How do you define and choose your north star metrics?
We have company-level north stars, and we try to tie our channel metrics to those growth goals. But at the end of the day, quality will always be my north star. Are people really reading the content we’re producing? If not, why are we doing it?
What data led to the decision for Chartbeat to release products for personalization and testing?
We’re focused much more on the optimization than personalization, though you can use our APIs for content recommendation. On the testing front, we knew how important headlines are to content performance, and we wanted to give creators a way to learn from their audience and build better best practices.
We launched our Headline Testing tool a few years ago, with some very careful methodology that rewards engagement after a click rather than just clicks alone. It’s become incredibly popular, and the data from those tests has let us learn even more about reader preferences on digital platforms.
I started my career as a news copy editor and headline writer, so I will never get tired of digging around in headline data. The most important thing that I learned was just how badly traditional headline writing practices resonate with digital readers.
Can you give some insight into creating a culture around testing, iterating, and welcoming failure?
The best thing to do is lead by example. Run your own experiment and be really transparent about what you learned. If you show your team that you’re willing to confront your own missteps and learn from them, they’ll be much more comfortable trying similar tactics in their own work. And always make sure you celebrate the misses. That’s how you learn. We have lots of case studies on how our customers have adapted to a culture of experimentation.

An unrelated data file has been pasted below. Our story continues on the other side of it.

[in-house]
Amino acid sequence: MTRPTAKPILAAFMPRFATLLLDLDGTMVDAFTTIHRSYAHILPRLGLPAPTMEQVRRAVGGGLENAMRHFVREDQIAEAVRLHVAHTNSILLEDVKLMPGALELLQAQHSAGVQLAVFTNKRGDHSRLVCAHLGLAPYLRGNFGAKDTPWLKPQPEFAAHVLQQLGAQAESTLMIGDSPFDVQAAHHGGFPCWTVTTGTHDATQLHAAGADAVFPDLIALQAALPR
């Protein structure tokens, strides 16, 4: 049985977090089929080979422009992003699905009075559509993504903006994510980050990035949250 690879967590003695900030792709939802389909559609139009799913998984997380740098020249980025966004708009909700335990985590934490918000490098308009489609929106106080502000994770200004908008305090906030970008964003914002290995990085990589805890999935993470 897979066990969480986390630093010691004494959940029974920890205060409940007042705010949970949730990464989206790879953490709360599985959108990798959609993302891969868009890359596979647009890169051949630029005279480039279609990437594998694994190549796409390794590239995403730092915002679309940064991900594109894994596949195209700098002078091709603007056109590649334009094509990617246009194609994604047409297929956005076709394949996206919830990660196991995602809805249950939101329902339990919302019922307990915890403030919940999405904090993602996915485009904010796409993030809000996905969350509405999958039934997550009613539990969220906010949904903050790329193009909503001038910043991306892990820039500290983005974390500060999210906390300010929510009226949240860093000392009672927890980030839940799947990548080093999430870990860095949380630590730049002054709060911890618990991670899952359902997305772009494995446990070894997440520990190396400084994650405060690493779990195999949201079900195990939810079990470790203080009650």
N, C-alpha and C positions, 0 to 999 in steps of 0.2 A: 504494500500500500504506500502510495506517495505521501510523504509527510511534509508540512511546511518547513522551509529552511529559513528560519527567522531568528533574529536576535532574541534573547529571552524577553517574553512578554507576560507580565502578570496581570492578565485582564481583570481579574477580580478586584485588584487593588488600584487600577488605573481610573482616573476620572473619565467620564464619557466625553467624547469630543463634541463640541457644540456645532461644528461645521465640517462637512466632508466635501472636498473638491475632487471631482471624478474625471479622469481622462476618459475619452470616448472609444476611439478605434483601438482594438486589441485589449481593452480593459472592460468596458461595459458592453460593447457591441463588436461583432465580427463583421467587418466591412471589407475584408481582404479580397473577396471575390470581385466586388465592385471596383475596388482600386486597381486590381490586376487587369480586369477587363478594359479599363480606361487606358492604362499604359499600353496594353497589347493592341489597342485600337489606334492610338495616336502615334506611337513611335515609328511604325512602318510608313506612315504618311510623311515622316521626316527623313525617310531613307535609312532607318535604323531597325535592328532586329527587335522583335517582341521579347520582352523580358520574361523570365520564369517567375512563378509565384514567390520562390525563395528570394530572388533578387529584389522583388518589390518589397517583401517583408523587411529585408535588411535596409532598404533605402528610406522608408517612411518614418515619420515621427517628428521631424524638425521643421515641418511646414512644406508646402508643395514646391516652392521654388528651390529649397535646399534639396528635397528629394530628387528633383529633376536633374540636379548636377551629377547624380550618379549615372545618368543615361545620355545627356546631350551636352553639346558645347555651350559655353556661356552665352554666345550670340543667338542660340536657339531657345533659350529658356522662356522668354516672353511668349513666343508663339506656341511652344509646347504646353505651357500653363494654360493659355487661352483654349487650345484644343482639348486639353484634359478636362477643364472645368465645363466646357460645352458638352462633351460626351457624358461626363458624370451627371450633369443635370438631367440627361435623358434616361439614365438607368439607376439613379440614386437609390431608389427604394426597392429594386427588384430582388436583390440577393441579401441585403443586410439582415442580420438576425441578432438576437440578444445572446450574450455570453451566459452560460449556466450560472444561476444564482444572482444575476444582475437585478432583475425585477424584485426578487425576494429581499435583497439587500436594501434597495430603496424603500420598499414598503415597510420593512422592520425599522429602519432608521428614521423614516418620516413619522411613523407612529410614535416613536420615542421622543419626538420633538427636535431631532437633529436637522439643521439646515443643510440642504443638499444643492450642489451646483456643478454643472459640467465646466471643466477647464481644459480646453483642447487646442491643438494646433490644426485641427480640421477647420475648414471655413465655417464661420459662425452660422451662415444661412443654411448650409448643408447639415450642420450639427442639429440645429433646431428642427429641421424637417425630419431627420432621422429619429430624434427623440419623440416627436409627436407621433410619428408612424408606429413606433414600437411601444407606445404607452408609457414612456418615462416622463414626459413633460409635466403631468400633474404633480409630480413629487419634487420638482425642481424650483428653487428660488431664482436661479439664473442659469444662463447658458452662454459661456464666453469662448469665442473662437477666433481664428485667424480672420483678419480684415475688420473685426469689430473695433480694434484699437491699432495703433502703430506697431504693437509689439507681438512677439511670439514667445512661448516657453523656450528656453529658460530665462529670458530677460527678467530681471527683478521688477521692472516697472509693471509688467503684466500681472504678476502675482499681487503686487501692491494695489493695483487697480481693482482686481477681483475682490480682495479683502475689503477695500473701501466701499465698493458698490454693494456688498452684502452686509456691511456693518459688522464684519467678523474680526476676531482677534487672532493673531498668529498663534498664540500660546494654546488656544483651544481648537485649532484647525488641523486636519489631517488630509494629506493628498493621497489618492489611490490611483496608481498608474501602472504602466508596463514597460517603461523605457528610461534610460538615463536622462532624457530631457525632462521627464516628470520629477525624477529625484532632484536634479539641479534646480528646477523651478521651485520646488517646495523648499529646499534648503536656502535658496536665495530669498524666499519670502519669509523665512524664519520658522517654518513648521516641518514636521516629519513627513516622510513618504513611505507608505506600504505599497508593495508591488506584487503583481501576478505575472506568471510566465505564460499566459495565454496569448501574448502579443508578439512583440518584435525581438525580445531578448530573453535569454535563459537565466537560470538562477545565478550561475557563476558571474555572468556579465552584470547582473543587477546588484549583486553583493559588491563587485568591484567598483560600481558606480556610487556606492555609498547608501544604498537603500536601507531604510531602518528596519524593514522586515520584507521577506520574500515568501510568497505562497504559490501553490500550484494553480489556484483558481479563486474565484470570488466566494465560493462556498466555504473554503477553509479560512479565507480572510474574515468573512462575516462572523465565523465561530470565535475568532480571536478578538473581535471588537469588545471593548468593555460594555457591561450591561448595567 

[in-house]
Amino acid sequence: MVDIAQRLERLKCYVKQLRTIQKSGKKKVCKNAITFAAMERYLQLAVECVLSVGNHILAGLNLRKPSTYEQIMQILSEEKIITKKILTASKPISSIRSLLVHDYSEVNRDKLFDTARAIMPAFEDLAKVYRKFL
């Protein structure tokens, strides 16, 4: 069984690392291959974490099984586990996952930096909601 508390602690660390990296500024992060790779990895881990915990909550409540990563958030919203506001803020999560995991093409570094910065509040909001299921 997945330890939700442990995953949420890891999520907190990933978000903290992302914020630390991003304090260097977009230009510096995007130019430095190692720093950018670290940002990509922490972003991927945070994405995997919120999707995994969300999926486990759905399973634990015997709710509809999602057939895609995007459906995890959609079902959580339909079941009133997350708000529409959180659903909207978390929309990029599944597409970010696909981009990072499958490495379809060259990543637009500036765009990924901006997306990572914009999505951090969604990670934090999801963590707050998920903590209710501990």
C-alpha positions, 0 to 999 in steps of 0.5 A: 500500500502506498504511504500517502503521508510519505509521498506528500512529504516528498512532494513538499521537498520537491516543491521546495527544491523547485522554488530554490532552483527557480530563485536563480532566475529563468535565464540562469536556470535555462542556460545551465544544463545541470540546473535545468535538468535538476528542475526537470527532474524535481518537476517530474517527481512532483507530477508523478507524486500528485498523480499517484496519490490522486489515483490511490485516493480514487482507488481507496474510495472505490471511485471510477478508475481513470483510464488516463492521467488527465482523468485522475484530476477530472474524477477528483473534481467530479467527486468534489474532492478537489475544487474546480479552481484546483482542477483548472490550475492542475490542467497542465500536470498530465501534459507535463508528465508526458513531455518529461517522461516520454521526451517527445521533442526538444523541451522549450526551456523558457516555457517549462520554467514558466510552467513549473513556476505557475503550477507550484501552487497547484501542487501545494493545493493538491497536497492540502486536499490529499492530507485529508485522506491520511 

How have you used data to drive repurposing strategies other than the example you gave of the product release content on the webinar?
One change was design related. We had been using really big lead images, and we found that very few people were scrolling past them. It was an easy change to make and it really improved out scroll depth and engagement metrics.
We also needed to refocus on email subject lines to try to boost our open rates. We knew we could get good click-through once we had them there, but we needed to do a bit of experimentation on our subject lines and display text.
How do you think about off-site social traffic or conversations about your brand or your content? Is that possible to integrate into a content strategy or analytics?
We do think about offsite interactions, largely because they contribute to reach on social platforms. But because we have data that shows there is no correlation between what someone shared and what they actually read, my goal is always to drive our audience back to our owned channels.
How would you address direct traffic and dark social segments?
Chartbeat treats direct/dark social a little differently than other services. For us, direct traffic means that a reader typed in the URL or has the site bookmarked, which means a homepage or landing page. If a reader lands on an article page without a referral source, we know the link was shared somewhere, we just don’t know where it happened. We consider that Dark Social because those readers behave very similarly to readers from traditional social platforms.
In terms of traffic, we have a robust UTM strategy that helps us track readers’ sources, whether it’s the newsletter, paid campaigns, or partnerships. A clean and rigorous UTM strategy will save you a lot of time when it comes to analyzing the ROI on your content promotion strategies.
What do you do if your registered user behavior is wildly different from your organic traffic patterns? How do you bridge that gap with content?
That’s where I would pick apart the content itself to catalog all the differences in presentation and curation. Then, I’d create some content that meets in the middle and use those pieces to try to recirculate non-registered users.
Are there any interesting data and engagement trends or factoids that are specific to certain parts of the world?
The craziest pattern I’ve seen lately was in Italy. Before COVID, the majority of their news readership was happening on desktop, which is the opposite of what we see in the global patterns. Then the lockdown hit and the device trends reversed really, really quickly.
Written by Stephen Jeske